Love Is Strange
The emotions unleashed by "Love Is Strange" are enormous. It is a patient and, ultimately, transcendent film.
The world of Mike Leigh is one of small victories, painfully earned. His characters don't have lives that are easily transformed; they can't remake themselves overnight, as self-help success stories. They're stuck with who they are and what they started out with, and somehow they find the courage to carry out essential upkeeps and improvements.
"Career Girls,'' Leigh's first film since the heralded "Secrets and Lies," is about two 30ish women who were college roommates six years ago in London. Now they meet again. Have their lives improved? Yes. Are they where they want to be? No. Are they confident they can get there? Not very.
Annie (Lynda Steadman) takes the train to London to meet Hannah (Katrin Cartlidge), who still lives there. Annie is as taut as a guitar string; she doesn't talk, she jerks the words free from her inhibitions. She's better now, though, than she was on the first day when she came to see Hannah in response to a roommate-wanted ad. In those days Annie had a nasty skin condition that covered half her face, and it wouldn't take a specialist to guess the rash was connected to nerves.
Leigh likes to let scenes develop in their own time. They don't rush to a payoff, because how the characters talk is often more important than their conclusions. Both actresses are highly mannered (or Leigh directs them to be), and as we watch, we're reminded of how smooth and articulate most characters are in the movies--why, you'd almost imagine someone had written out all the words for them to memorize! Not Annie, who seems blazingly self-conscious, and not Hannah, who is so wound up that words come tumbling out like an assault. I was reminded of a good performance in a much different movie--Benicio del Toro's work in the new "Excess Baggage," where he also finds a new tone for his dialogue, lazy and coiling. Distinctive speech styles can be an affectation, or they can be a gift from the actor: "Career Girls" is like a workshop on conversational self-defense.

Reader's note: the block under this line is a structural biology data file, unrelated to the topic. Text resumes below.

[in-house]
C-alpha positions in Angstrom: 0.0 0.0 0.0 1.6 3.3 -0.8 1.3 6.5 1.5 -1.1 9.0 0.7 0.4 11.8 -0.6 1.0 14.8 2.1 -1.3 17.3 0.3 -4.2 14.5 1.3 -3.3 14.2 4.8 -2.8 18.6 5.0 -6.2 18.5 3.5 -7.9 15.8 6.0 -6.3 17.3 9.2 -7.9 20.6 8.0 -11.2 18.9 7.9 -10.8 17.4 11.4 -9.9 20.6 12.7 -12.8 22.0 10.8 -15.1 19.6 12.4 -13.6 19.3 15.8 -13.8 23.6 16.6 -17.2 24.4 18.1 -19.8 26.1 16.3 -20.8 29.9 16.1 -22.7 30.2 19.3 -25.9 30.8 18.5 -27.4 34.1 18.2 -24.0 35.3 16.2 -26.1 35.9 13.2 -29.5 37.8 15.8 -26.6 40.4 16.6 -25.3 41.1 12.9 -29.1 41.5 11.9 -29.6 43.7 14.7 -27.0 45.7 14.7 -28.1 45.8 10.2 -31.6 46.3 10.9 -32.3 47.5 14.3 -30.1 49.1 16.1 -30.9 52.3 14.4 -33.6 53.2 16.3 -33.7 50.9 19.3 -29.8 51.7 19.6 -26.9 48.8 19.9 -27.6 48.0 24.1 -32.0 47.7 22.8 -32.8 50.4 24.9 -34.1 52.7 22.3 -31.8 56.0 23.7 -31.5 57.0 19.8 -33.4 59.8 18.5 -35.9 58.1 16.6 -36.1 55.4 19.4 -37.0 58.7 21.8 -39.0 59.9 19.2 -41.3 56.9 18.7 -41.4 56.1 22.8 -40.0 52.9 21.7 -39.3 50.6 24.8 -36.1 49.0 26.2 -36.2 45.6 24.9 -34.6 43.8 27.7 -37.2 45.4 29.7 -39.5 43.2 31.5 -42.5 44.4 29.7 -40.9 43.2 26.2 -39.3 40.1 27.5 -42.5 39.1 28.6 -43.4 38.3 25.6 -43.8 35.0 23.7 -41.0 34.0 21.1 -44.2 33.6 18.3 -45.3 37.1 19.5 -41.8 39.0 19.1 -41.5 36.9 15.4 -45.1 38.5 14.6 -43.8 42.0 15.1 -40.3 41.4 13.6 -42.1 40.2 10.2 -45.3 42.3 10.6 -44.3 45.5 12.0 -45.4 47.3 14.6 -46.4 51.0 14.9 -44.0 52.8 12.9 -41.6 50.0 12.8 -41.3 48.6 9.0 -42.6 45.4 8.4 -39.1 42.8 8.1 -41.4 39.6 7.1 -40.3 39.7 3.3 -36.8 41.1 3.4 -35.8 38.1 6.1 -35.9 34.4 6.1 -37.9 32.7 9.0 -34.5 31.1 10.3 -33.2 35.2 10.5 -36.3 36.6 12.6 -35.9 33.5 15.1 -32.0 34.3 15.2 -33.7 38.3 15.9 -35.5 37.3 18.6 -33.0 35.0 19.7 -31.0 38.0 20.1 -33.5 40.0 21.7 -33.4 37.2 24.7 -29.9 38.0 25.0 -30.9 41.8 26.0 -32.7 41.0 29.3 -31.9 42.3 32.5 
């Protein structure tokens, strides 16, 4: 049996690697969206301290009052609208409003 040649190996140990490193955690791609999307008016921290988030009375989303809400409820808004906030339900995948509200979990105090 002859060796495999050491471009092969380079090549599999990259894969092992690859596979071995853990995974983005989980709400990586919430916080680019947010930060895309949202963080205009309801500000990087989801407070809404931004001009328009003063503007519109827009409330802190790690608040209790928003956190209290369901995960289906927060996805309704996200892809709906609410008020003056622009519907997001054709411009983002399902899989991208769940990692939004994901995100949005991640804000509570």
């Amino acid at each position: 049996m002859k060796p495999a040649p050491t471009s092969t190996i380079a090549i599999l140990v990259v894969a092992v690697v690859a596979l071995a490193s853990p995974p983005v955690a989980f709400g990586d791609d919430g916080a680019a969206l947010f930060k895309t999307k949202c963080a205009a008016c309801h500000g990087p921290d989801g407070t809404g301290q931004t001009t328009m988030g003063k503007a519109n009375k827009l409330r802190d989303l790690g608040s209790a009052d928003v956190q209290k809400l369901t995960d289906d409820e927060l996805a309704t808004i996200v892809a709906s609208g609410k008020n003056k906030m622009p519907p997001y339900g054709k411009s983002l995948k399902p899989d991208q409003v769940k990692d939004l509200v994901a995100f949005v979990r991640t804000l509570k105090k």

The two women sit and chat, and decide to go out (Hannah is apartment-hunting). They run into some old friends from their school days, including a rental agent named Adrian (Joe Tucker), who uncannily reminded me of the scenes in "Trainspotting" when Renton, the Ewan McGregor character, puts on a suit and tie and works as a real estate agent. Adrian dated one of the roommates, then the other, but doesn't remember either one.
In a hilarious flashback, we see another page from their social life: a drink at a pub with Ricky (Mark Benton), who closes his eyes when he talks, the better perhaps to read the words off the insides of his eyelids. One of Leigh's favorite actors is Timothy Spall, who played the photographer in "Career Girls''; it's not a stretch to see Ricky as a younger version of the same character.
As "Career Girls'' advances, we gradually realize that there is not going to be much of a plot to resolve. Annie and Hannah are in midstream. They know where they came from, but it's pretty murky in the direction they're going. They are neither successes nor failures, neither happy nor particularly sad, and they have jobs that, for the moment, focus their lives. They are, in short, like most of the young job holders in big cities, and to an important degree their self-images are defined by the apartments they live in. (Looking out the window of a high-rise shown by an estate agent, one observes, "You can see the class struggle from up here!'') What is the use of a film like this? It inspires reflection. Strongly plotted films establish a goal and reach it, and we can go home under the impression that something has been accomplished. Mike Leigh's films realize that for most people, most days, life consists of the routine of earning a living, broken by fleeting thoughts of where our efforts will someday take us--financially, romantically, spiritually or even geographically. We never arrive in most of those places, but the mental images are what keep us trying.
Annie and Hannah have a game they play. Holding a copy of Emily Bronte's "Wuthering Heights,'' they chant "Miss Bronte, Miss Bronte ... '' and then ask her a question, as if she were a Ouija board. Then they stab at a page at random and read what she says.
I recognized the edition they were using: the Penguin English Library paperback, first published in 1965. I have the identical edition on my shelf, so I took it down. "Miss Bronte, Miss Bronte,'' I chanted, "what is the bottom line on the characters in this movie?'' I opened it to page 163, stabbed and read: "Oh, I'm burning! I wish I were out of doors--I wish I were a girl again, half savage and hardy, and free ... and laughing at injuries, not maddening under them!''
White privilege, lived.
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